CSO contribution to each SDG in the VNR - Click on any to view more

The Third Progress Report by Kenyan civil society organizations is informed by how Kenyan civil society see their roles in the 2030 Agenda as implementors of sustainable development, the voices of the people who are likely to be left behind and the watchdogs of office holders.

Since 2017, Civil Society Organisations (CSOs) have been submitting progress reports to inform Kenya's Voluntary National Review (VNR). It should be noted that the 2018 CSO VNR Report was not written simply because in 2017, Kenya adopted a biannual VNR reporting cycle. Hence the next CSO report was the 2019 CSO biannual status report on the progress of SDG implementation and review in Kenya.

Please note the following:

  1. 1 The 2017 CSO VNR report was structured to report on progress made in the period ending 2016, and the 2019 CSO VNR report was a biannual report looking at progress undertaken over 2017/2018.
  2. 2 This 2020 CSO VNR report picks up from the 2019 Status report and incorporates the progress over 2019.
  3. 3 Importantly, all of the three reports referenced above mirror Government-led VNR processes, with leadership from the SOGs Kenya Forum and its members, and feeding into the government-led country VNR reports and processes since 2017.

This year, Kenya will be reporting at the High-Level Political Forum under the theme ‘Accelerated action and transformative pathways: Realising the decade of action and delivery for sustainable development’. To inform this, Kenyan CSOs shared their views and experiences in implementing the 2030 Agenda including successes, challenges, gaps, alignment to national policies, support needs, plans for 2020 and recommendations for accelerating the implementation of the SDGs. The report also dedicates a separate section on ‘leave no one behind’. Therefore, apart from informing Kenya’s VNR 2020, the report provides recommendations to inform policy design and to strengthen partnerships particularly with the government and donors.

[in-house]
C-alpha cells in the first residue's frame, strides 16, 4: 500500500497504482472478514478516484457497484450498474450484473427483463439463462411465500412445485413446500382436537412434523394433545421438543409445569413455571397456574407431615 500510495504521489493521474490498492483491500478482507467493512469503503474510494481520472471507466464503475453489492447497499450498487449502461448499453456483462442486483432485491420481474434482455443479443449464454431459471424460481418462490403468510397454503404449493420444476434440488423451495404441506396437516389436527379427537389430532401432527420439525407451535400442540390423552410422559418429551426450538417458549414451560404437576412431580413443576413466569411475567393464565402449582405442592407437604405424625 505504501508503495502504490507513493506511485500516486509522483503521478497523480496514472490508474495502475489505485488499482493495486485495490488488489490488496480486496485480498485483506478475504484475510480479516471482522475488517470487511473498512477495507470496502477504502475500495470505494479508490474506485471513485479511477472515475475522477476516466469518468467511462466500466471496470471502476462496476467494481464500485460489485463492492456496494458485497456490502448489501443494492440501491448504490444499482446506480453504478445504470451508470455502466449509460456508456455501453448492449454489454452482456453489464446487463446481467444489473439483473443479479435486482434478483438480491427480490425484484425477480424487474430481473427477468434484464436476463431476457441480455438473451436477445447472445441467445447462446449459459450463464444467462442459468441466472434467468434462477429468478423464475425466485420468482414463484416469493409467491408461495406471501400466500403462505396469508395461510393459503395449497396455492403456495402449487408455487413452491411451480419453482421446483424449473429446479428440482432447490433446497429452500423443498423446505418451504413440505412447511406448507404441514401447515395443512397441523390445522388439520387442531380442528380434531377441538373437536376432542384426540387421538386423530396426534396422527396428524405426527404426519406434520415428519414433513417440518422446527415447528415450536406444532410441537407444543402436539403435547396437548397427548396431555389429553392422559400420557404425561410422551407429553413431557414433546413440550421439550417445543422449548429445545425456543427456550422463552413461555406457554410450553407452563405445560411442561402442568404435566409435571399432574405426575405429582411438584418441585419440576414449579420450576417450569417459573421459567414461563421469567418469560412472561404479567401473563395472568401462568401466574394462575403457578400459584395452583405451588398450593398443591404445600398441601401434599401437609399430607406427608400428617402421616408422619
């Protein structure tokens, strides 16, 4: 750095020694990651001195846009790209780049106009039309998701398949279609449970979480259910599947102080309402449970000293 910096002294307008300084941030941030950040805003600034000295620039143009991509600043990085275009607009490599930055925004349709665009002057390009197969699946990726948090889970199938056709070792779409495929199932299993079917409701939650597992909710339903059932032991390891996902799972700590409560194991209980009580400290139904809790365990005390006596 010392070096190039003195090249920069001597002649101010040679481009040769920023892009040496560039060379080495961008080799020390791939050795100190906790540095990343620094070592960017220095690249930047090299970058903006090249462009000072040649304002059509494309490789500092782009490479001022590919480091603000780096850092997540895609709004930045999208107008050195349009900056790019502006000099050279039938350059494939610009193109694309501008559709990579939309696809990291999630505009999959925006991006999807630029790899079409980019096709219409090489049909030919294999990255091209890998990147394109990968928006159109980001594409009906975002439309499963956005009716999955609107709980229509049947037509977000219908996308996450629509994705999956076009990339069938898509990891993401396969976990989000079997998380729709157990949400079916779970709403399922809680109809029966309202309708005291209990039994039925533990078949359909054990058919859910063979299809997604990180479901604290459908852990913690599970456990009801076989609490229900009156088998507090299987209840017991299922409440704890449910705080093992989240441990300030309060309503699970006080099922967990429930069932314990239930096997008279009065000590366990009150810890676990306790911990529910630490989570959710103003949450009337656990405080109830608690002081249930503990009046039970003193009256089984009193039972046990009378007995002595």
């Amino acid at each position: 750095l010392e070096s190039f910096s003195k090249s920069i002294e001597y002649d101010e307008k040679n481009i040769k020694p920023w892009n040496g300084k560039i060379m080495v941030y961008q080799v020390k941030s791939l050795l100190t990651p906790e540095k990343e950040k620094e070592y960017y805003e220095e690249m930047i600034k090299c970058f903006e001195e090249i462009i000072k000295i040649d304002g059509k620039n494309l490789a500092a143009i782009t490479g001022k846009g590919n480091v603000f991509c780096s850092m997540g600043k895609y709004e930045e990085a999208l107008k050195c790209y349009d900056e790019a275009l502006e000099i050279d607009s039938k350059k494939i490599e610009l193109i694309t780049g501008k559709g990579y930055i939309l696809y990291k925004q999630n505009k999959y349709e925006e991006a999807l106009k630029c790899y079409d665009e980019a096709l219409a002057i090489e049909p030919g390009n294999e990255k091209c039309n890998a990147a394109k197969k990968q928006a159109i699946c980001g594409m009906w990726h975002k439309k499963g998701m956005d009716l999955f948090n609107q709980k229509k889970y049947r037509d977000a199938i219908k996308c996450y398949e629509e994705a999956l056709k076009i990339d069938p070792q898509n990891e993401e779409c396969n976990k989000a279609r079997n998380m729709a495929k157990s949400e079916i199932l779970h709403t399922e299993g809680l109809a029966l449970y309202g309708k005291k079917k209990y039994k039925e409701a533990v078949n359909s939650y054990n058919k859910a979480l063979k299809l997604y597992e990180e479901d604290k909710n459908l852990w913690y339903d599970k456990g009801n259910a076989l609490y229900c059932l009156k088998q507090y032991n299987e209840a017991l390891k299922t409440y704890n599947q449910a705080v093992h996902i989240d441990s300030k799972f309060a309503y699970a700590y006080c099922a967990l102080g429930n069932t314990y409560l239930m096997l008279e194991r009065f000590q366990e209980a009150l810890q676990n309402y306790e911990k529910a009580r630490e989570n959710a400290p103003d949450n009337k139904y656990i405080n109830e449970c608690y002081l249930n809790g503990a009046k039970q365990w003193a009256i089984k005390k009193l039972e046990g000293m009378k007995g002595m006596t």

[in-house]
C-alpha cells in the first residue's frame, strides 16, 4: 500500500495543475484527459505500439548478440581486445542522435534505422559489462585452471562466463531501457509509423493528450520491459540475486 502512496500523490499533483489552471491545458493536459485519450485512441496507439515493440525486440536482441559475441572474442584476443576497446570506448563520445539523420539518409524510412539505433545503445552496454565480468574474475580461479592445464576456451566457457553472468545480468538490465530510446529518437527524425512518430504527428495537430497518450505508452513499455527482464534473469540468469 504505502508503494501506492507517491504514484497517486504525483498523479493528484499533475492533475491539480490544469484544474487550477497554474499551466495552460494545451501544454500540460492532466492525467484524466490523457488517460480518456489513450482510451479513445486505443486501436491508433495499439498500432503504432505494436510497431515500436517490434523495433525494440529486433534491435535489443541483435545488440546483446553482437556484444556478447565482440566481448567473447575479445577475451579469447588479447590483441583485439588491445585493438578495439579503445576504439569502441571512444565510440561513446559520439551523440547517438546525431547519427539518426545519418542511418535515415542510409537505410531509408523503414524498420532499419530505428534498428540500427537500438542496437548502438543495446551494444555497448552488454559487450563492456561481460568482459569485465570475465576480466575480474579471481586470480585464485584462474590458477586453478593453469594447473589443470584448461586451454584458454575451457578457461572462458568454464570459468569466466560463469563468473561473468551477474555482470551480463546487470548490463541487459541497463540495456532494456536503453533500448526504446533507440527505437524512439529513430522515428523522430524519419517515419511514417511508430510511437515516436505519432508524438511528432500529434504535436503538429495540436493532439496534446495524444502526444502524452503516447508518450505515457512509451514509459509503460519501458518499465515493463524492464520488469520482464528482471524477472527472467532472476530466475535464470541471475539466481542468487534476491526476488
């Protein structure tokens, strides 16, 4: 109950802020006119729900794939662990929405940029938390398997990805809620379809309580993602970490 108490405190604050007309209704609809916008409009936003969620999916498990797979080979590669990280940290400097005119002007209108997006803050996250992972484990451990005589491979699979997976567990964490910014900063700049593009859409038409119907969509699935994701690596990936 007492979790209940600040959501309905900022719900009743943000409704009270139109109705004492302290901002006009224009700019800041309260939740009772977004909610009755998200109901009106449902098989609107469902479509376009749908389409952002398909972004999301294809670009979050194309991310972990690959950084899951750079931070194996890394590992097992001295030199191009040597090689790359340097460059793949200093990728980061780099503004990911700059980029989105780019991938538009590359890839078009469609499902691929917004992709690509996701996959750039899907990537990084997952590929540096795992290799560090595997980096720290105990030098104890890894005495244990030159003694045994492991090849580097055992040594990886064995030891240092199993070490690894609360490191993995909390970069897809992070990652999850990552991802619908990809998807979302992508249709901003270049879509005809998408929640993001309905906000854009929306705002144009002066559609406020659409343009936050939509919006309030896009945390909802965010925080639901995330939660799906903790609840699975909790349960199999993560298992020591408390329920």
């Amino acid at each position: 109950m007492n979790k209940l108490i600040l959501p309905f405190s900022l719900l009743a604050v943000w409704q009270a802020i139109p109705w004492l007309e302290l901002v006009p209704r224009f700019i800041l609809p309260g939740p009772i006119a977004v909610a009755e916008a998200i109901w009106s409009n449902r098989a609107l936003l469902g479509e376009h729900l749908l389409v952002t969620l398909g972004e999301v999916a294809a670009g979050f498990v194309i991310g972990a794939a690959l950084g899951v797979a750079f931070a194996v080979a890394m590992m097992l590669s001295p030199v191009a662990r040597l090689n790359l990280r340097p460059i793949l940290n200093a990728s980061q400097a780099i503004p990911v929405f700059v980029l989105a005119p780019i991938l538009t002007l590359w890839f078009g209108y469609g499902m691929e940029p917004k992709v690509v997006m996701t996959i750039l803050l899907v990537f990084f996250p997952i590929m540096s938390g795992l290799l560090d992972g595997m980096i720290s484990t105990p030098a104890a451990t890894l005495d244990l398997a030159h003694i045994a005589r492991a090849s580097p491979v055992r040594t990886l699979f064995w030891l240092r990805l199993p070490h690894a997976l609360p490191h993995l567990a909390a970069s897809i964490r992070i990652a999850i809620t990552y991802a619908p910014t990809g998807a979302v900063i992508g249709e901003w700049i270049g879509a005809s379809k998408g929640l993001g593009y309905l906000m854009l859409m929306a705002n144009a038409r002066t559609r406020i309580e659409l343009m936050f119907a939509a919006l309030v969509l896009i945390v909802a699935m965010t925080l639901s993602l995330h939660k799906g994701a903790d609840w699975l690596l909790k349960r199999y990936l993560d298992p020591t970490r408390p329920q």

Civil society is a crucial actor in the 2030 Agenda for Sustainable Development. It has a key role to play in raising awareness and keeping the spotlight on these commitments. Civil society organisations are active in the planning, implementation and monitoring of the Agenda, and above all in holding leaders to account for the commitments they have made. In order to ensure effective delivery of the 2030 Agenda, governments committed to a follow up and review process that should be “robust, voluntary, effective, participatory, transparent, and integrated”; and that monitoring and accountability on progress would be done with data that is “high-quality, timely and reliable data disaggregated by income, gender, age, race, ethnicity, migratory status, disability, geographic location and other characteristics relevant in national contexts”.

The purpose of developing a People’s Scorecard and incorporating it into this popular version is to provide an opportunity for CSOs to systematically add context to the progress of the SDGs implementation in their countries. The aim is to:

  1. 1 Further improve on inclusivity of the national civil society process;
  2. 2 Implement the already established template for a People’s Scorecard on national delivery of the 2030 Agenda;
  3. 3 Discuss on matters arising from the Scorecard with a view to deliver on transformation

Figure: People's scorecard:
Overall CSO consensus on current implementation of SDGs in Kenya